Maryland panel on lynching begins study of killings

Del. Joseline Pena-Melnyk, who sponsored legislation to create the Maryland Lynching Truth and Reconciliation Commission, speaks at the commission’s first meeting on Monday in Annapolis.

ANNAPOLIS — A Maryland commission that will research at least 40 lynchings committed in the state between 1854 and 1933 and make recommendations about reconciliation held its first meeting Monday.

The Maryland Lynching Truth and Reconciliation Commission meeting was largely organizational, with members choosing an acting chairman and discussing future meetings.

“We have never really looked at it, looked at the facts,” said Del. Joseline Pena-Melnyk, a Democrat who sponsored legislation this year to create the panel, which she described as the first statewide commission of its kind in the nation to take up the issue. “This commission is going to hold hearings and regional hearings throughout the state of Maryland where these lynchings took place.”

Pena-Melnyk is not serving on the commission, but delivered a welcome to the members.

The measure she sponsored was approved unanimously by the Maryland General Assembly this year.

“The idea is to learn from our history, especially given what’s happening in the U.S. right now,” she said. “We need to have a frank discussion about racism and about different cultures and respect them.”

More than a third of the lynchings in the state happened within about a 45-minute drive of Baltimore, The Baltimore Sun reported last year, and lynchings have been recorded in 18 of the state’s 24 counties.

George Armwood was the victim of the last recorded lynching in the state in 1933 in Princess Anne, Maryland, for allegedly assaulting a 71-year-old white woman.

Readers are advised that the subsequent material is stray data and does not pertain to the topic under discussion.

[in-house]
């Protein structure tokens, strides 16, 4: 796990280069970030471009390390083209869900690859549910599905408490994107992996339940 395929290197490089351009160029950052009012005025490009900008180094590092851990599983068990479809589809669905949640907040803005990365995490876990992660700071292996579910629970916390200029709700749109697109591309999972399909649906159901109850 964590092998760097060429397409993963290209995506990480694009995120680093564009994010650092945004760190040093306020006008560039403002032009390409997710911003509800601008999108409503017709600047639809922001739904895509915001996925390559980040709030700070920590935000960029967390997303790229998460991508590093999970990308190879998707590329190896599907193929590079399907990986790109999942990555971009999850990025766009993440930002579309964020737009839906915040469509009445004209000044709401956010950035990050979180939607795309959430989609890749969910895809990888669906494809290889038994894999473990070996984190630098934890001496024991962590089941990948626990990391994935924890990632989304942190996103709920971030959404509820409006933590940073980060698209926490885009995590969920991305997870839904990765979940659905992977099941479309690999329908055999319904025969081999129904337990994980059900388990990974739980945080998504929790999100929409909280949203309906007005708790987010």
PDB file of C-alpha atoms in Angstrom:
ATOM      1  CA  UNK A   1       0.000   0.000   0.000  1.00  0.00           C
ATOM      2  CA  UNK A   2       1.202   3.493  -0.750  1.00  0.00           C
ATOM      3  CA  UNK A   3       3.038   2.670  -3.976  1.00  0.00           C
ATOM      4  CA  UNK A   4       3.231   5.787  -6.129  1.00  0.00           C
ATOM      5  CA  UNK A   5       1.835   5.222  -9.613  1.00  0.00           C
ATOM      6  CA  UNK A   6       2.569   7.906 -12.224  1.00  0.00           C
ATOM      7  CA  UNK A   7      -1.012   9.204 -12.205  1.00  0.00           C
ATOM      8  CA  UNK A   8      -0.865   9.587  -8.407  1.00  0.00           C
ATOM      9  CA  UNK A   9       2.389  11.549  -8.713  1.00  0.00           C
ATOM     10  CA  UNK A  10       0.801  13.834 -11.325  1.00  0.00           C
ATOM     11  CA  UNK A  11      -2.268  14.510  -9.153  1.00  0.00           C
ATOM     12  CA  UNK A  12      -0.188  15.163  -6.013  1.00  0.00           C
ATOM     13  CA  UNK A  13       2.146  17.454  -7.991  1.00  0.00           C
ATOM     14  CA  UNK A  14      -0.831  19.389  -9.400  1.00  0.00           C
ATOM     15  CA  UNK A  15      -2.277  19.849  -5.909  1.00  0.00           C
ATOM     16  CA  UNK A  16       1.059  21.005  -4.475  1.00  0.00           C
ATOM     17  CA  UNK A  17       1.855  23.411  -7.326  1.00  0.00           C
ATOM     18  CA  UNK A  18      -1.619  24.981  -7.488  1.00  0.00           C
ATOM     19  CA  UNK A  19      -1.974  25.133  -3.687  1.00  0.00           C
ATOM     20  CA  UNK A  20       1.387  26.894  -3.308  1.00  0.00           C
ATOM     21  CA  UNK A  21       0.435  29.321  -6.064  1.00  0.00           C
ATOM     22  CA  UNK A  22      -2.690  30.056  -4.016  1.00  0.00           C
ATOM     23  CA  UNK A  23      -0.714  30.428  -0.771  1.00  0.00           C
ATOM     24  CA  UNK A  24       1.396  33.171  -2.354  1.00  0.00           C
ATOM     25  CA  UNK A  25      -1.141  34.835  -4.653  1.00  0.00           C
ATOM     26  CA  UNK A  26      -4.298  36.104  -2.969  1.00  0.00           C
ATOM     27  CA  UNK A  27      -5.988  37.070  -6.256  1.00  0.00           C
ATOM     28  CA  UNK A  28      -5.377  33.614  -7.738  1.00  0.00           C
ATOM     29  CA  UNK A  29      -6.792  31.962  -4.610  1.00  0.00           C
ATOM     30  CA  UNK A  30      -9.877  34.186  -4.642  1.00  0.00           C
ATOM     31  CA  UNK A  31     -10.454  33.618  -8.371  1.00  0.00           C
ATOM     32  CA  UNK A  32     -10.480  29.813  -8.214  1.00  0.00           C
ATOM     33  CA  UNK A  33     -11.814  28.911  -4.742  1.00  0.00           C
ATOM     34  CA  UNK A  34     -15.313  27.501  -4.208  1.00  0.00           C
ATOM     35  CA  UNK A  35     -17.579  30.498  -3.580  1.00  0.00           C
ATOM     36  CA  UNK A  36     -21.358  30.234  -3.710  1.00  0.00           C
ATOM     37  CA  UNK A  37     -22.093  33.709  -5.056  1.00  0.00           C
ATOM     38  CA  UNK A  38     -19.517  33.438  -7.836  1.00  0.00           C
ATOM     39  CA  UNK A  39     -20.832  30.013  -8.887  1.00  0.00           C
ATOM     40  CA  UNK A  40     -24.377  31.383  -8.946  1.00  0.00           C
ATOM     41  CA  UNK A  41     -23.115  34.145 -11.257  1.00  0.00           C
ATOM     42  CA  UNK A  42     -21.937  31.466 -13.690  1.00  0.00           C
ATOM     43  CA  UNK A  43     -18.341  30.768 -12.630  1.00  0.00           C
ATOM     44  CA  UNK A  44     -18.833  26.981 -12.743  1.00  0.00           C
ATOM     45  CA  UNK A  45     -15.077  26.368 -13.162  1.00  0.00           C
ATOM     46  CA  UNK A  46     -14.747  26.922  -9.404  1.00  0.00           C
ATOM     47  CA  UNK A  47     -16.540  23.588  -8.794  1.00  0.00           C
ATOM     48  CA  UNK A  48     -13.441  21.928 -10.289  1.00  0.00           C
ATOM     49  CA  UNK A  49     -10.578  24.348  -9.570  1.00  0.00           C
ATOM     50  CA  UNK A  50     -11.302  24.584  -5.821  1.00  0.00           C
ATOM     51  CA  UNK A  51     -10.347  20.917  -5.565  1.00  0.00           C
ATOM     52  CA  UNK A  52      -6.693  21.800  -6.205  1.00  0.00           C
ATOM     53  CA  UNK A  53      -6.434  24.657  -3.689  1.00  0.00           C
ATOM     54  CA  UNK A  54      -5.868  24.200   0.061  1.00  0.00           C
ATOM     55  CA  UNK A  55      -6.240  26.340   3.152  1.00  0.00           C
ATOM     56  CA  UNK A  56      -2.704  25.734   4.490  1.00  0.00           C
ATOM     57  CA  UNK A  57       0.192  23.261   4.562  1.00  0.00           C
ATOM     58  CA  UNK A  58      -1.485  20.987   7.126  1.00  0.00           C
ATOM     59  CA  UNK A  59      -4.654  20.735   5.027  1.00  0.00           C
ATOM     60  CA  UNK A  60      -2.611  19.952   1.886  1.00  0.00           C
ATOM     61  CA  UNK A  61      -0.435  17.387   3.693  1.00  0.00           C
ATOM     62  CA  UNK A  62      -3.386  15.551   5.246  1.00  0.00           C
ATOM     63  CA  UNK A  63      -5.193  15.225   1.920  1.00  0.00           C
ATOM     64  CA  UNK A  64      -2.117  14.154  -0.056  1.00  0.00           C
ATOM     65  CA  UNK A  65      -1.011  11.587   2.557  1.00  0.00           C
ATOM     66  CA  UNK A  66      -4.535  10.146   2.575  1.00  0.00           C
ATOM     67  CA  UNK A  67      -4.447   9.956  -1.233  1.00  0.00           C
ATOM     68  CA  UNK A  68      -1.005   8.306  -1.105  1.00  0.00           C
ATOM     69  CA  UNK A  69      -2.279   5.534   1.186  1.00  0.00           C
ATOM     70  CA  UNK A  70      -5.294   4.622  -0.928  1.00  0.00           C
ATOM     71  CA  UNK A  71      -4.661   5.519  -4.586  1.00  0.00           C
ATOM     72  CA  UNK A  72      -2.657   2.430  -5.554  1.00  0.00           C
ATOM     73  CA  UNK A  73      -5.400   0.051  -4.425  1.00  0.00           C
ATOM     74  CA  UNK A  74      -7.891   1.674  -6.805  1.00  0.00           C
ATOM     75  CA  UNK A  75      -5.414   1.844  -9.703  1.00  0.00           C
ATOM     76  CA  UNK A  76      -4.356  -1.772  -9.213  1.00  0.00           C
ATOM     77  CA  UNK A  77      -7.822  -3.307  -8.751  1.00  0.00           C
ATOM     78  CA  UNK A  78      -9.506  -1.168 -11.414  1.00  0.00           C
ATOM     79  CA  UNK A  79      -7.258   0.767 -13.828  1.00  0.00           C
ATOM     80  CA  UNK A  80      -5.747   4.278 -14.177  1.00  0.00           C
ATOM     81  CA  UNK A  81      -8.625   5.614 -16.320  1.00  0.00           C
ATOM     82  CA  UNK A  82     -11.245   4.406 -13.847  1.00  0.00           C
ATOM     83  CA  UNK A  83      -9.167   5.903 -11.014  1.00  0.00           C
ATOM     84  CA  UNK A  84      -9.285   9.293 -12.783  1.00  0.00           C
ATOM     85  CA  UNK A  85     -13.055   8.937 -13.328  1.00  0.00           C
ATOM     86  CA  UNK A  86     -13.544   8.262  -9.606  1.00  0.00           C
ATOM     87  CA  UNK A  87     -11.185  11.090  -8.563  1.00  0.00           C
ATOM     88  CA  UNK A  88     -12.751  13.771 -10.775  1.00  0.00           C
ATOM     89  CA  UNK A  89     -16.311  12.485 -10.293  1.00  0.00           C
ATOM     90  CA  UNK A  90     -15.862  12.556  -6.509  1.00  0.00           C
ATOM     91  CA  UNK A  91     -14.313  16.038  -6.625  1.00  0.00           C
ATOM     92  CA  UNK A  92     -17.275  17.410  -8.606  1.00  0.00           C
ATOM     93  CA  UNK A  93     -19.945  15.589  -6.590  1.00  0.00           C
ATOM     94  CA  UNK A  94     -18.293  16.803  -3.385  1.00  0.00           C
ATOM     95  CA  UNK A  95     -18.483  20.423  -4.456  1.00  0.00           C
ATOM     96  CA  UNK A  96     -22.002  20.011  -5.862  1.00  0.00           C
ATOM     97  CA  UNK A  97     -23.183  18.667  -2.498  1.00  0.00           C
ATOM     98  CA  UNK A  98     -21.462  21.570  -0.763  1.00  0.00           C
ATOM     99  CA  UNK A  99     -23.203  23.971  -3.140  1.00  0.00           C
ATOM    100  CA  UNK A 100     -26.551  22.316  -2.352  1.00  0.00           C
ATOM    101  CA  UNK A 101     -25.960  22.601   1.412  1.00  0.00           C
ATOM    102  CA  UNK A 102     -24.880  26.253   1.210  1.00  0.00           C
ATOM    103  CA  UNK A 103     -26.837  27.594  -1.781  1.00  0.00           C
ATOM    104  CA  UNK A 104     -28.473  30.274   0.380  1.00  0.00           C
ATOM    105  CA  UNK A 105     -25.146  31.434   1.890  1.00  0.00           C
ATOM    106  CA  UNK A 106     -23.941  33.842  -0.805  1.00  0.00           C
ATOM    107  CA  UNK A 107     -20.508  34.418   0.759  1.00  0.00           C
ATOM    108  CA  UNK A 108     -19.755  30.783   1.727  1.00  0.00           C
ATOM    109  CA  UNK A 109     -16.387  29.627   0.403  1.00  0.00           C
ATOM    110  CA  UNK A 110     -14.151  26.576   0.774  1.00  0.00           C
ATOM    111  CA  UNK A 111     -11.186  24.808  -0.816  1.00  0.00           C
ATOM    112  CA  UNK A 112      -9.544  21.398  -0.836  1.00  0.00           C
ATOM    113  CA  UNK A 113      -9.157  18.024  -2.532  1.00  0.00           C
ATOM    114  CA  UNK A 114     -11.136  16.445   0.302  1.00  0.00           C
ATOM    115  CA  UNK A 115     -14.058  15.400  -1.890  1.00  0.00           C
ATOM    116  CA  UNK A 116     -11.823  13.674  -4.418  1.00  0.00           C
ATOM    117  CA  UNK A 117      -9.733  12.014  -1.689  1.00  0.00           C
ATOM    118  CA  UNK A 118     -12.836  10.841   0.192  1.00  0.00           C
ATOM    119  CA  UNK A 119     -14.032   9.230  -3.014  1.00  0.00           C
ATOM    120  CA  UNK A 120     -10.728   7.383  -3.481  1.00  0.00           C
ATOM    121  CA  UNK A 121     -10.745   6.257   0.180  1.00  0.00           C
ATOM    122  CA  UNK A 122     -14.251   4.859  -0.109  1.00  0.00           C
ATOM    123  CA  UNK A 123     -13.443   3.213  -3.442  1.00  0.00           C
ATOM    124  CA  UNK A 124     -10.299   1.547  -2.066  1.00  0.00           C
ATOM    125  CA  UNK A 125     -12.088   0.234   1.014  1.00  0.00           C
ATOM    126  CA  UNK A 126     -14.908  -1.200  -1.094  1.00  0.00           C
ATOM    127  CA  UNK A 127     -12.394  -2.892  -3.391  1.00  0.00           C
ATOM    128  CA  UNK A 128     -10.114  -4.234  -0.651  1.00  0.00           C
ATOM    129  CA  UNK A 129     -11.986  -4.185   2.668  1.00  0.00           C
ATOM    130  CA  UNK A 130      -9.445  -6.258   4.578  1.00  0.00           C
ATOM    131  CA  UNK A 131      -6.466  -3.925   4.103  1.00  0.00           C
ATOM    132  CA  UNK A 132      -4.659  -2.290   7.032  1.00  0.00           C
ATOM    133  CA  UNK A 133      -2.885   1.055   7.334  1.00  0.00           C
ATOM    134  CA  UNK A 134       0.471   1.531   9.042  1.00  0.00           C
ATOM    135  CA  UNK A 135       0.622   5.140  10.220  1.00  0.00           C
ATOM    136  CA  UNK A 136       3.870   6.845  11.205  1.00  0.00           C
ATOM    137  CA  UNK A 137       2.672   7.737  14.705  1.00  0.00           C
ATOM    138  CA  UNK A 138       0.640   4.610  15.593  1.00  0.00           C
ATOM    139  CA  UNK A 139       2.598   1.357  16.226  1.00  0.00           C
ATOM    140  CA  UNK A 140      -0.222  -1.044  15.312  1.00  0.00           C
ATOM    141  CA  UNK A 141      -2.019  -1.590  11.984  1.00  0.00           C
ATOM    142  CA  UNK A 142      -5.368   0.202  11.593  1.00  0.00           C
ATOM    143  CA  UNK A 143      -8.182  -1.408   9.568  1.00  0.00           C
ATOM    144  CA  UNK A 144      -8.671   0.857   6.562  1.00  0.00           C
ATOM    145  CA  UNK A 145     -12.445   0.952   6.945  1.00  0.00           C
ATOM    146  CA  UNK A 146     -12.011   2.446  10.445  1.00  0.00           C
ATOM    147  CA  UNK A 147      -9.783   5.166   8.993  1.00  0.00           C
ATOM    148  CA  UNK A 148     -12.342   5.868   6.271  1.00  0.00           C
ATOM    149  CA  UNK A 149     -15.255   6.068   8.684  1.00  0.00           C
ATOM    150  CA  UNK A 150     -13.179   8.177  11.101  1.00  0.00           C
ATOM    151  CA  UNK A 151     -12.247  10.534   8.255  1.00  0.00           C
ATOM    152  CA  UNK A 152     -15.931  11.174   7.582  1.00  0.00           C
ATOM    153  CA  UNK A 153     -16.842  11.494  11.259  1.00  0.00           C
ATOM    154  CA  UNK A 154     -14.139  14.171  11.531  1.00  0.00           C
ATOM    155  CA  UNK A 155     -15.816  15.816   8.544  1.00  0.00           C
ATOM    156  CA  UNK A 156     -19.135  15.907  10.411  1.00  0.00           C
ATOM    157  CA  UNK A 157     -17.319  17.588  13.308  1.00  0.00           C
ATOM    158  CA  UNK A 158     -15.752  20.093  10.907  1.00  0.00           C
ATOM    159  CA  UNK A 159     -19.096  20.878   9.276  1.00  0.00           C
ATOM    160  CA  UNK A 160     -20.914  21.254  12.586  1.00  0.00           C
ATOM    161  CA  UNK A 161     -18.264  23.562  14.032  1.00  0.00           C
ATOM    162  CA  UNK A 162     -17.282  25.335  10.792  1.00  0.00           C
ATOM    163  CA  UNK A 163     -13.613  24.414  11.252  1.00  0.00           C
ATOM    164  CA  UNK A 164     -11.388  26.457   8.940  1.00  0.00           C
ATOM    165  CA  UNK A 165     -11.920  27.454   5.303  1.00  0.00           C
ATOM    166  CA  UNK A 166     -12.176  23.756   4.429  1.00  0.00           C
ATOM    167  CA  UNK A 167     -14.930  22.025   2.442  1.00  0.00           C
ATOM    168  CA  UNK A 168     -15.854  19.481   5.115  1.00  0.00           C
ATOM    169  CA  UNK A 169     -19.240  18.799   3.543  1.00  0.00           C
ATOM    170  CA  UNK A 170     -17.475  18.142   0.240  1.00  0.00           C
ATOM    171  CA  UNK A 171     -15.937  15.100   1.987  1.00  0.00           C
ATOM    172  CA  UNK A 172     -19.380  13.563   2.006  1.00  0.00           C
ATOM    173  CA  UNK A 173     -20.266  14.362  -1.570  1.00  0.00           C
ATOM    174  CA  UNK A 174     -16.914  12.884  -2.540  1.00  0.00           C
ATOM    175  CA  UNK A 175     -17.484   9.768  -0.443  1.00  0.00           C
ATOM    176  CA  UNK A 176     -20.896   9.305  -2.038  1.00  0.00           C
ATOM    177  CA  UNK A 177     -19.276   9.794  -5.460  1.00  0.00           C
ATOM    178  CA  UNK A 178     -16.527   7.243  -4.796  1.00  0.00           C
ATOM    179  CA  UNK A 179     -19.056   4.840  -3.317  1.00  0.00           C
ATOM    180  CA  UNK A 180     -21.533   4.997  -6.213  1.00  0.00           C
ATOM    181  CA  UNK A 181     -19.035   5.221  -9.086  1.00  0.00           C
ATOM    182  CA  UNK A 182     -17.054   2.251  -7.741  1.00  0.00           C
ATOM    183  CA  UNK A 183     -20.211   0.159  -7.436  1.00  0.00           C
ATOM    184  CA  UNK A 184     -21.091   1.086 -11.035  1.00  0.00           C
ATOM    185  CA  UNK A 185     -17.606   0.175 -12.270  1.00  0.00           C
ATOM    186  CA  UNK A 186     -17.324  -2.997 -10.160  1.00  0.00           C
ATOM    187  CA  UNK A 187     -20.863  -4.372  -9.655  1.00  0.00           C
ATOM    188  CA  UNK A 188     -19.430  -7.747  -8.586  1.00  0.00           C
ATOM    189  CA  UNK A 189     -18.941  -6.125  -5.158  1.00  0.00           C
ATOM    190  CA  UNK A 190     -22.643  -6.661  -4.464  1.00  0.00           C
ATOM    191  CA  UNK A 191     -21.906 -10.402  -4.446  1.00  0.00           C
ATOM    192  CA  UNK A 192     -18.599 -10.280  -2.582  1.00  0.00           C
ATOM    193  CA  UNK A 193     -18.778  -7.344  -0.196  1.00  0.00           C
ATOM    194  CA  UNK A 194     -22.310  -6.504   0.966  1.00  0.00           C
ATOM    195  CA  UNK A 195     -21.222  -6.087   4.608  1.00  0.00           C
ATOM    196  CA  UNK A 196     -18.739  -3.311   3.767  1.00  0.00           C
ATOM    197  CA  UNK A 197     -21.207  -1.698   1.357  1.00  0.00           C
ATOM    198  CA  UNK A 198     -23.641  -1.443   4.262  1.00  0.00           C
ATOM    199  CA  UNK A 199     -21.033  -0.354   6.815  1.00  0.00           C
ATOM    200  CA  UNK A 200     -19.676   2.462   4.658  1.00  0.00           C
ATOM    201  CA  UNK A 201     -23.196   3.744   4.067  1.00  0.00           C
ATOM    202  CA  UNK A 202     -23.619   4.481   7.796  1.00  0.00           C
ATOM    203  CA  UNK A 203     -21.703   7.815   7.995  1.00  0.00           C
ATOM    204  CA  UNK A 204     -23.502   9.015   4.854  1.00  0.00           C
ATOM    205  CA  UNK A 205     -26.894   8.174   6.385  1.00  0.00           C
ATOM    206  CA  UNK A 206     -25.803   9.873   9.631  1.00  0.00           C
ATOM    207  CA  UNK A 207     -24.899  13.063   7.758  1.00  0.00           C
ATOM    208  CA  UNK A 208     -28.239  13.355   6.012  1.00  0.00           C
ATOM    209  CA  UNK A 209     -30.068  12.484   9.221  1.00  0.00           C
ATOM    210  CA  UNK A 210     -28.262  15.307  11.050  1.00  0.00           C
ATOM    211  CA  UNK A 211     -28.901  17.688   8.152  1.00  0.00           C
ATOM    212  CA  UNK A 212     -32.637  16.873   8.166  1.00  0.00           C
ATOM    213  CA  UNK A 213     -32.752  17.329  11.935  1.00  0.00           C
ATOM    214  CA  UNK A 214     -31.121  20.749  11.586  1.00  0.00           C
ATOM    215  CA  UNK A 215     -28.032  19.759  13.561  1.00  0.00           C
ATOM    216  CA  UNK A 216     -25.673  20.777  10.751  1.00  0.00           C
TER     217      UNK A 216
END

The commission includes historians from each from the state’s historically black colleges: Bowie State University, Coppin State University, Morgan State University and University of Maryland, Eastern Shore. It also includes a state archivist and a staff member for the attorney general’s office, who will be able to subpoena witnesses or documents for the panel’s work.

Elected as acting chair was David Fakunle, of the National Great Blacks in Wax Museum in Baltimore.

The panel is scheduled to submit an interim report on findings and recommendations to the governor and state lawmakers by September 2020. A final report is scheduled to be submitted by December 2021. The law puts the commission into effect for three years.

“There are instances where people are recommending, for example, markers” to honor the lives lost, Pena-Melnyk said in an interview before the meeting.

At least 40 African Americans were lynched in the state by white mobs between 1854 and 1933, the law says. It acknowledges that no one was ever charged in connection with any of the crimes and that government entities were often complicit in committing them and concealing the identities of those responsible.

———

This version corrects that interim report is scheduled to be submitted by Sept. 1, 2020.

Copyright 2019 The Associated Press. All rights reserved. This material may not be published, broadcast, rewritten or redistributed.

(7) comments

captainamericarules

Wonder what this cost taxpayers?

awteam2000

Don’t know. The commission is made up by the Maryland University System and the Attorney General’s office. Already on the clock. I guess they could quantify the amount of time they spend on the investigation and convert that into a cost once done.

KR999

So, just what do those people hope to accomplish with this other than a few markers?

Quisling

"Those people" need to shut up and be grateful they live in Our country.

Samanthapowers

sarcasm, q?

Samanthapowers

why do you even care? does it offend your delicate sensibilities?

awteam2000

The column reports Del.Pena-Melnyk , “The idea is to learn from our history, especially given what’s happening in the U.S. right now,” she said. “We need to have a frank discussion about racism and about different cultures and respect them.”

Welcome to the discussion.

Keep it clean. Please avoid obscene, vulgar, lewd, racist or sexually-oriented language.
Engage ideas. This forum is for the exchange of ideas, insights and experiences, not personal attacks. Ad hominen criticisms are not allowed. Focus on ideas instead.
TURN OFF CAPS LOCK.
Don't threaten. Threats of harming another person will not be tolerated.
Be truthful. Don't knowingly lie about anyone or anything.
Be nice. No racism, sexism or any sort of -ism that is degrading to another person.
No trolls. Off-topic comments and comments that bait others are not allowed.
No spamming. This is not the place to sell miracle cures.
Say it once. No repeat or repetitive posts, please.
Help us. Use the 'Report' link on each comment to let us know of abusive posts.